Eye doctors see increase in calls after solar eclipse despite warnings

Posted at 1:36 PM, Aug 22, 2017
and last updated 2017-08-22 13:36:31-04

Whether it was from mom or the media, we heard the warnings over and over again about protecting our eyes during Monday’s solar eclipse. But not everyone listened to the warnings.


"We had people calling because they either decided to take a glance at it and looked too long, or we had one gentleman whose glasses fell off and he was concerned,” explained Michelle Nelson with the Cleveland Eye Clinic.


“Others had used regular sunglasses or glasses that weren't approved," Nelson further explained.


Nelson said they had a jump in calls almost immediately after the eclipse started.


"They were feeling sensitive to light,” she noted. “Some were seeing spots or described feeling an odd sensation in their eyes."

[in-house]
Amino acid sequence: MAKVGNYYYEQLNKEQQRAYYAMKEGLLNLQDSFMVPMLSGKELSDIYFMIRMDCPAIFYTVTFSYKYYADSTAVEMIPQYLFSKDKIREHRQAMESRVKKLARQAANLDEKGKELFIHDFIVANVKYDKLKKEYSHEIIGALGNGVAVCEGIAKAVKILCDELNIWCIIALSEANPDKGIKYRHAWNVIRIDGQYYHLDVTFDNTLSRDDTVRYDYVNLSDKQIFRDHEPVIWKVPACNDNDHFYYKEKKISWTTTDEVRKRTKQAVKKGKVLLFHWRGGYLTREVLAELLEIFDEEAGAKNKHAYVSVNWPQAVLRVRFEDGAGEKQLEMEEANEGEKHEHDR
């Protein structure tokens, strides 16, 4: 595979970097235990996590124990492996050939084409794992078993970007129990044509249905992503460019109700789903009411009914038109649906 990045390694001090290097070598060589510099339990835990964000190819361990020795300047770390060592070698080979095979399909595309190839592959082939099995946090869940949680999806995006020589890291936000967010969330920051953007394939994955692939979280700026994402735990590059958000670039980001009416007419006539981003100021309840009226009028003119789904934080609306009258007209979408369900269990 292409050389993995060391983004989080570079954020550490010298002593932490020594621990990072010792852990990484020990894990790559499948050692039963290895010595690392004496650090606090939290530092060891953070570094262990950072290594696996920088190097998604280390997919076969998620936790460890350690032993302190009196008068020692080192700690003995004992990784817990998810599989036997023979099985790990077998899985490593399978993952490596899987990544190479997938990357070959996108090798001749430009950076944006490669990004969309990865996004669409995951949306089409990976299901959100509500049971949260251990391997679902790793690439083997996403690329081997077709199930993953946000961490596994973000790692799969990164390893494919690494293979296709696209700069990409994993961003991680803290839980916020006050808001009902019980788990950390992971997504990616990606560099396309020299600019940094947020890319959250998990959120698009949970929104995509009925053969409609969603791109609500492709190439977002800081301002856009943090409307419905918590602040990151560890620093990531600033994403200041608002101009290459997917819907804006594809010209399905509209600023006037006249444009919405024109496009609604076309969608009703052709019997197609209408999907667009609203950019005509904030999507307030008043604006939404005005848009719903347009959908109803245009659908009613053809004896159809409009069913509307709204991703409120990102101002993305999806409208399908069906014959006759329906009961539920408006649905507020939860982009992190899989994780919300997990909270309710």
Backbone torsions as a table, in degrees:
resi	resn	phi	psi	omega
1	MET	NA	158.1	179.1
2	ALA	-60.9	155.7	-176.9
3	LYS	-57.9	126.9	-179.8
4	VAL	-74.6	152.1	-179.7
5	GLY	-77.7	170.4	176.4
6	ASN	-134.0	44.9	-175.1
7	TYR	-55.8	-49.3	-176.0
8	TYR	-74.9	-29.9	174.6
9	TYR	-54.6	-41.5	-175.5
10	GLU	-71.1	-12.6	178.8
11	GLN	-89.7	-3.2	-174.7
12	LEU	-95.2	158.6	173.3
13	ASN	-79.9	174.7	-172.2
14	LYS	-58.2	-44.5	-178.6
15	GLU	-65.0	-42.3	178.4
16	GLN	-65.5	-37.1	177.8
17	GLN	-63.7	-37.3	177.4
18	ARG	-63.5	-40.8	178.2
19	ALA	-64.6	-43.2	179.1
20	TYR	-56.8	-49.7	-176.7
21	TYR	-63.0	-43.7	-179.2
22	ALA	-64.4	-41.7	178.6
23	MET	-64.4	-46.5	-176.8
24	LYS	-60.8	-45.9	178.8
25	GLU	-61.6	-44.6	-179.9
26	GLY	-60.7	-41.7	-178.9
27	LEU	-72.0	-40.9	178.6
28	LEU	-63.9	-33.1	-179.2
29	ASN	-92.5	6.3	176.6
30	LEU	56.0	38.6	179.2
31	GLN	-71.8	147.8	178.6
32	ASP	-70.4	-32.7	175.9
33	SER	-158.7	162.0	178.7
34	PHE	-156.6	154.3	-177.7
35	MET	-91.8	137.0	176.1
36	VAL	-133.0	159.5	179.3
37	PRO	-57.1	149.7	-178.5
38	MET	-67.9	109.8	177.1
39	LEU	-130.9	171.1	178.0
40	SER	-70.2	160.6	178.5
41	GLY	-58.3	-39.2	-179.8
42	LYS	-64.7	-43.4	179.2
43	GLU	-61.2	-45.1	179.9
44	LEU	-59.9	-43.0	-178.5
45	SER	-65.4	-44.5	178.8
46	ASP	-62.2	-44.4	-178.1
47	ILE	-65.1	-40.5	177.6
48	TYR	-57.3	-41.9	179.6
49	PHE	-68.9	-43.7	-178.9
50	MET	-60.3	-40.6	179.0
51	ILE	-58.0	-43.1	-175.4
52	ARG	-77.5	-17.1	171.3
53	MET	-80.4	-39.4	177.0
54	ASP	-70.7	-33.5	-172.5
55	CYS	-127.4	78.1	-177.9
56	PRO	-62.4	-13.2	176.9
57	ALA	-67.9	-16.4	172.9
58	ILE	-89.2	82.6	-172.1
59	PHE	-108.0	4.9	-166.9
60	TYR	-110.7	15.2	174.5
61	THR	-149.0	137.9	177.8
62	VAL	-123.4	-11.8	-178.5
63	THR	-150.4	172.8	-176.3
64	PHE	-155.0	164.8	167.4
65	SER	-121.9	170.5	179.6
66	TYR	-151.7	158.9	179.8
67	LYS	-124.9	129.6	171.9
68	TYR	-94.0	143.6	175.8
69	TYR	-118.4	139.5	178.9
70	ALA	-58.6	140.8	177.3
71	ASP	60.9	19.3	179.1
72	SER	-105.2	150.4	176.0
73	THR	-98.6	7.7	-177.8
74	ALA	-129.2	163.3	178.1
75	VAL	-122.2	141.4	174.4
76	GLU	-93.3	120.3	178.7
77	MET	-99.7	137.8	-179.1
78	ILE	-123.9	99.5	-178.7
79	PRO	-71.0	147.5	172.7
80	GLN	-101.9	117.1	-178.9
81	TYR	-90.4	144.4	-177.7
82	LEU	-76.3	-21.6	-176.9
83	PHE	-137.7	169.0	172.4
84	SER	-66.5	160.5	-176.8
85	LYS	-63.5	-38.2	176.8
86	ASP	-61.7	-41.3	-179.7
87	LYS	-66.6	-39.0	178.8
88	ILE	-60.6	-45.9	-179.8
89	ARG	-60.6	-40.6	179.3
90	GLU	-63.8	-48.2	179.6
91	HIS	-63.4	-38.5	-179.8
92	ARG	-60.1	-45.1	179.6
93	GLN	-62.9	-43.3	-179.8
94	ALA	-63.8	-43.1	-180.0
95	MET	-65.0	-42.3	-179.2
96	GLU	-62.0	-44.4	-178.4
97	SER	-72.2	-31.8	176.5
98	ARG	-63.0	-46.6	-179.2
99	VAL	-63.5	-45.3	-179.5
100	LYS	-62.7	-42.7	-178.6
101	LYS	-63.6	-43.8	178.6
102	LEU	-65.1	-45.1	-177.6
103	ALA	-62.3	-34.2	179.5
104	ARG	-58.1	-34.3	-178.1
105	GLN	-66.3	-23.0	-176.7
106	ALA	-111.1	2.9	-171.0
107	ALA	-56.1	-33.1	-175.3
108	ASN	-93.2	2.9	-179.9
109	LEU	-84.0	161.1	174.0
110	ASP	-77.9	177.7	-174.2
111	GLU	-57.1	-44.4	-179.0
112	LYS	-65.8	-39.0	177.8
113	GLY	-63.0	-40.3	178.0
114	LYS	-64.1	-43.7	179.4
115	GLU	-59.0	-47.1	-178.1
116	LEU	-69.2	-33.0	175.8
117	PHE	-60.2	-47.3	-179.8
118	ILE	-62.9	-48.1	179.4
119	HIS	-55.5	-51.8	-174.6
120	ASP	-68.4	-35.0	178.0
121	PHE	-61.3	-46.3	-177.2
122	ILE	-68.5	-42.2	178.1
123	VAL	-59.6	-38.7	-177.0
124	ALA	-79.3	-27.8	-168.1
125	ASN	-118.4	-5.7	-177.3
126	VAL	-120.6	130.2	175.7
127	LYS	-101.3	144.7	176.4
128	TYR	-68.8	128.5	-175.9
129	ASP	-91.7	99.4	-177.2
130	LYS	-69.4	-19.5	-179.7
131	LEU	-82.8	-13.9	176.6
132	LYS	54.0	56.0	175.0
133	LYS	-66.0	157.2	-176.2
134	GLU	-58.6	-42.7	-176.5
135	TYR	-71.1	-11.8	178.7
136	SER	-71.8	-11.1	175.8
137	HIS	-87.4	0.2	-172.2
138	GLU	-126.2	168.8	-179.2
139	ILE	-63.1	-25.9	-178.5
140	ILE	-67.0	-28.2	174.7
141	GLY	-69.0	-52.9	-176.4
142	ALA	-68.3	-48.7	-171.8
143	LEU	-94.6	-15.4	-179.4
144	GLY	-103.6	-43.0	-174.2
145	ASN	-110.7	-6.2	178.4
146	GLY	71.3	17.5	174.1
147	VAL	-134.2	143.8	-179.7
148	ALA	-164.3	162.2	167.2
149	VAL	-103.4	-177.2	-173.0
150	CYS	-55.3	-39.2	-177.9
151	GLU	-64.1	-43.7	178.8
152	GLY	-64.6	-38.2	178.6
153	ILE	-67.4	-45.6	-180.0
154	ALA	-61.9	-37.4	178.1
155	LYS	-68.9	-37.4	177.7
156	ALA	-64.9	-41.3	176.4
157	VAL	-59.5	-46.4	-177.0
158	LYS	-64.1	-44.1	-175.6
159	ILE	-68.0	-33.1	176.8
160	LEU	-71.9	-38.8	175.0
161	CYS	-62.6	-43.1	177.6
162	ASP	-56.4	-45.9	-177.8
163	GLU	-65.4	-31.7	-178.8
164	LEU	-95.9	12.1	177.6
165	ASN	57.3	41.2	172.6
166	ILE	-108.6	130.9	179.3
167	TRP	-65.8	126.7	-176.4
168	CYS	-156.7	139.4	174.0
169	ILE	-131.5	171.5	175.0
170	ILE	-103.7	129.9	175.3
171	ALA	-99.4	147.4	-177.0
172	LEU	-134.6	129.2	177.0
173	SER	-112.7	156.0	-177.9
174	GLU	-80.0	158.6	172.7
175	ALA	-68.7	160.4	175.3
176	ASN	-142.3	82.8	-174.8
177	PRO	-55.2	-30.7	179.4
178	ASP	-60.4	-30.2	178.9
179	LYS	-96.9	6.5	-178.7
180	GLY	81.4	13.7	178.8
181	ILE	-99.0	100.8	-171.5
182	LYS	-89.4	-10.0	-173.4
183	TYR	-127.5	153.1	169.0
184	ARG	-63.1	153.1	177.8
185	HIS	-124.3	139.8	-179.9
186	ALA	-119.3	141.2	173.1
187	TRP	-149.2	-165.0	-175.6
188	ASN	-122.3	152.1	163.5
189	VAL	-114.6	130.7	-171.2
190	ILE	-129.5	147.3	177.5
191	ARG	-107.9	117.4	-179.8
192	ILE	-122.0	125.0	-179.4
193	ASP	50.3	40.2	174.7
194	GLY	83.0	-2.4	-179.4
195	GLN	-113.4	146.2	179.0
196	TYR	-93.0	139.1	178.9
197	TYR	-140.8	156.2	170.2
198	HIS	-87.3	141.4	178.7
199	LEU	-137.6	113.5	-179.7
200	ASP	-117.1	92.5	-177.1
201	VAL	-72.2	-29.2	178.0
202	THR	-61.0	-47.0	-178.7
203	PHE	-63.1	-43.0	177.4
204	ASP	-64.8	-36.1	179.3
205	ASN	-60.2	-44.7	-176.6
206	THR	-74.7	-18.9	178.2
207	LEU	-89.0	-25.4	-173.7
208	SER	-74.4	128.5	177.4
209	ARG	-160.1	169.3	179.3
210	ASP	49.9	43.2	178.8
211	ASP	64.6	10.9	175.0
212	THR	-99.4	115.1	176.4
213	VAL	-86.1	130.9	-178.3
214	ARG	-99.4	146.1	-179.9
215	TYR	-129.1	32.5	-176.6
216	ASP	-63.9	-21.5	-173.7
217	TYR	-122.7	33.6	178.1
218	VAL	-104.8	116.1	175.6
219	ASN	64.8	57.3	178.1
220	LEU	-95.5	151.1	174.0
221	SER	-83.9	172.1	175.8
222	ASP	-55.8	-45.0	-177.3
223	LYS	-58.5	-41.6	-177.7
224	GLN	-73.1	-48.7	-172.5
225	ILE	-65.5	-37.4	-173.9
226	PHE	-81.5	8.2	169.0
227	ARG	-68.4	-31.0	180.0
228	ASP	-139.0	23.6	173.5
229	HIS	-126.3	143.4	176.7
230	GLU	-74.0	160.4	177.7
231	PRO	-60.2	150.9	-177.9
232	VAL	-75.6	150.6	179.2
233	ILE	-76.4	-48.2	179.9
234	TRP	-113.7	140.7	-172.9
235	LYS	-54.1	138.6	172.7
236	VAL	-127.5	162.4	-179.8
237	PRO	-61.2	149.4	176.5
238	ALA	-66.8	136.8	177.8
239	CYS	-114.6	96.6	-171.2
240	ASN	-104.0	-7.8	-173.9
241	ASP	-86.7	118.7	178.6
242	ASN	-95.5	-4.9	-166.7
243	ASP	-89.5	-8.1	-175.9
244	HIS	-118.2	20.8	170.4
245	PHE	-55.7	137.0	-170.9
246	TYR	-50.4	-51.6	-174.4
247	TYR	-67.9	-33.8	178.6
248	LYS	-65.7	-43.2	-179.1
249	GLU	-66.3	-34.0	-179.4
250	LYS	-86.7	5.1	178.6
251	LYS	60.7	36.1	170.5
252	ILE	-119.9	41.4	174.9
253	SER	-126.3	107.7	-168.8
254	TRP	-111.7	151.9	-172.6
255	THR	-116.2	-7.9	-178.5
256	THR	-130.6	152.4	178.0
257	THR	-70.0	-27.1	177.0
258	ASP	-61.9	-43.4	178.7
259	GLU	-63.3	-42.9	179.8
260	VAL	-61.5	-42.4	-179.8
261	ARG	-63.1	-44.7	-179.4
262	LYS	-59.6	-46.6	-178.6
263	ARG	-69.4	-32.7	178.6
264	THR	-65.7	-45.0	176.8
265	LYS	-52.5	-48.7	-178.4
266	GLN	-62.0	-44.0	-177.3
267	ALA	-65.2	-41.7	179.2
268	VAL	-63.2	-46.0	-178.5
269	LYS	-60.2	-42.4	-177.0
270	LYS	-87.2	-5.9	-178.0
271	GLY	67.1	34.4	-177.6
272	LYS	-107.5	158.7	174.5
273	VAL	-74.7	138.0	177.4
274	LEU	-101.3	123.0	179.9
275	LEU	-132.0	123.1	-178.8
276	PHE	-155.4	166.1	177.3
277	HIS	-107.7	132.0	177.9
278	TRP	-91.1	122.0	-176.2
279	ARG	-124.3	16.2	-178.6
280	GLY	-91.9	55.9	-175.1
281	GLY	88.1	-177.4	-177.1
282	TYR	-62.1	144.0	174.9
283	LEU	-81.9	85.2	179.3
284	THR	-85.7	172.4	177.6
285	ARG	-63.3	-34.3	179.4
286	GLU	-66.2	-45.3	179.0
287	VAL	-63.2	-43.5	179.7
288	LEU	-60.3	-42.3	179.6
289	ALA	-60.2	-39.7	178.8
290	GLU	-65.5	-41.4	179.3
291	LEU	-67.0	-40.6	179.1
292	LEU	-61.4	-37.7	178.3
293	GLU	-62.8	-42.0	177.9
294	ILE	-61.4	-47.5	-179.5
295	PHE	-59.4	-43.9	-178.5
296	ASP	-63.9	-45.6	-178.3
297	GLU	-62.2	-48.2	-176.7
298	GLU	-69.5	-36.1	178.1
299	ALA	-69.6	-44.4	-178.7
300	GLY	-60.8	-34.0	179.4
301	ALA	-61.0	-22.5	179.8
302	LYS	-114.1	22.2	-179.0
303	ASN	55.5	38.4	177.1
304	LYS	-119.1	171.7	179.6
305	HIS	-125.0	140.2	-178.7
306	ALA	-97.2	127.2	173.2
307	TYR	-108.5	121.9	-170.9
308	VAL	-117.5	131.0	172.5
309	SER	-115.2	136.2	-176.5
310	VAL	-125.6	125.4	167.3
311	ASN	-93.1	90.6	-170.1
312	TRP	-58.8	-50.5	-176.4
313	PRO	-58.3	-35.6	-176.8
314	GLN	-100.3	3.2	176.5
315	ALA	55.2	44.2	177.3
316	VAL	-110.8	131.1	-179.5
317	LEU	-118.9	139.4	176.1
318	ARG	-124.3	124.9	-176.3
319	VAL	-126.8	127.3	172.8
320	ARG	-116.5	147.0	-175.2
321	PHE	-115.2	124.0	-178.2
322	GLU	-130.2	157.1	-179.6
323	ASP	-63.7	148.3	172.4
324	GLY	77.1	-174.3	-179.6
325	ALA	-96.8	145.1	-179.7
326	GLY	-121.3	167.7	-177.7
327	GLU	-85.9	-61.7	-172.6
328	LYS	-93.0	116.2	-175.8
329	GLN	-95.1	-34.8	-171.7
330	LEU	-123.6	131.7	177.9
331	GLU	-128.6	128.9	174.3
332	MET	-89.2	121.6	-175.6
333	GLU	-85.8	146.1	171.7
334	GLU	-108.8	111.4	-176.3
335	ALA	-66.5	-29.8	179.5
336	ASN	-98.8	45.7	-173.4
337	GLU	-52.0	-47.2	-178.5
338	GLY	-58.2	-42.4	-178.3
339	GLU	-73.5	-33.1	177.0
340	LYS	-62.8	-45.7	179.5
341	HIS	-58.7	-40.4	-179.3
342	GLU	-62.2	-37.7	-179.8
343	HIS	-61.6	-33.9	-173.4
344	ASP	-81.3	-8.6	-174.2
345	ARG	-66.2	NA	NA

So, how do you know if you need to be concerned? Staring at the sun can cause something called "solar retinopathy" -- basically a sunburn on the retina -- which is a layer of tissue in the back of your eye.


Symptoms include the center of your vision turning into a grey or black spot, blurry vision, color distortion and blind spots. It can take 24 hours or even longer for symptoms to show up, and that damage can be permanent.


"For those who just glanced briefly, they are likely transient changes that will affect them temporarily and resolve on their own but for others, that damage will be permanent,” Nelson said. “Only a doctor will be able to distinguish between the two.”

If you are experiencing any abnormal symptoms, Nelson says you should get an eye exam.